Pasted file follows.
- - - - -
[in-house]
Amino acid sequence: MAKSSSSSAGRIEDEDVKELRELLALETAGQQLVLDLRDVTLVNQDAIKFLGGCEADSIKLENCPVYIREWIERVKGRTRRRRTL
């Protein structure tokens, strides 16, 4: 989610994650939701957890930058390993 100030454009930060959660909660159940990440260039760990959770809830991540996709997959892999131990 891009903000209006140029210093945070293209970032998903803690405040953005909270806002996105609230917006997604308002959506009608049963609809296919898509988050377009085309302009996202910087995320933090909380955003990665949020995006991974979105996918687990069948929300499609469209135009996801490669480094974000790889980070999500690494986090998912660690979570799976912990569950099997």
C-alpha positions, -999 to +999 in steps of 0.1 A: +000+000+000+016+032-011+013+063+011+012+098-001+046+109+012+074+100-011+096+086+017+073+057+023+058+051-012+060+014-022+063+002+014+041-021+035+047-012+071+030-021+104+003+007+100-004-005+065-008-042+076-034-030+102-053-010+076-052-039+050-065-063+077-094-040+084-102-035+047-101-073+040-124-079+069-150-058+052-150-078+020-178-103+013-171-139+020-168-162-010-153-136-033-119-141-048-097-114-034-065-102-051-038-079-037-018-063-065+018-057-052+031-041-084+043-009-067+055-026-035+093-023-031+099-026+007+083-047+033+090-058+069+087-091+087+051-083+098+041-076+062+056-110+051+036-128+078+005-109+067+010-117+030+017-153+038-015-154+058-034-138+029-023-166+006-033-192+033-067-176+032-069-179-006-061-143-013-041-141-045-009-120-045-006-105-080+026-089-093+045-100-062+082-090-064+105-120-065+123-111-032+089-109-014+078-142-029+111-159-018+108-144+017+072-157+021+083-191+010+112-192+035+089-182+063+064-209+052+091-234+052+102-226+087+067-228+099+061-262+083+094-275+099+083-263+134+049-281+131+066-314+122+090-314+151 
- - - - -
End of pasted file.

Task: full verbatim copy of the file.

[in-house]
Amino acid sequence: MAKSSSSSAGRIEDEDVKELRELLALETAGQQLVLDLRDVTLVNQDAIKFLGGCEADSIKLENCPVYIREWIERVKGRTRRRRTL
């Protein structure tokens, strides 16, 4: 989610994650939701957890930058390993 100030454009930060959660909660159940990440260039760990959770809830991540996709997959892999131990 891009903000209006140029210093945070293209970032998903803690405040953005909270806002996105609230917006997604308002959506009608049963609809296919898509988050377009085309302009996202910087995320933090909380955003990665949020995006991974979105996918687990069948929300499609469209135009996801490669480094974000790889980070999500690494986090998912660690979570799976912990569950099997």
C-alpha positions, -999 to +999 in steps of 0.1 A: +000+000+000+016+032-011+013+063+011+012+098-001+046+109+012+074+100-011+096+086+017+073+057+023+058+051-012+060+014-022+063+002+014+041-021+035+047-012+071+030-021+104+003+007+100-004-005+065-008-042+076-034-030+102-053-010+076-052-039+050-065-063+077-094-040+084-102-035+047-101-073+040-124-079+069-150-058+052-150-078+020-178-103+013-171-139+020-168-162-010-153-136-033-119-141-048-097-114-034-065-102-051-038-079-037-018-063-065+018-057-052+031-041-084+043-009-067+055-026-035+093-023-031+099-026+007+083-047+033+090-058+069+087-091+087+051-083+098+041-076+062+056-110+051+036-128+078+005-109+067+010-117+030+017-153+038-015-154+058-034-138+029-023-166+006-033-192+033-067-176+032-069-179-006-061-143-013-041-141-045-009-120-045-006-105-080+026-089-093+045-100-062+082-090-064+105-120-065+123-111-032+089-109-014+078-142-029+111-159-018+108-144+017+072-157+021+083-191+010+112-192+035+089-182+063+064-209+052+091-234+052+102-226+087+067-228+099+061-262+083+094-275+099+083-263+134+049-281+131+066-314+122+090-314+151 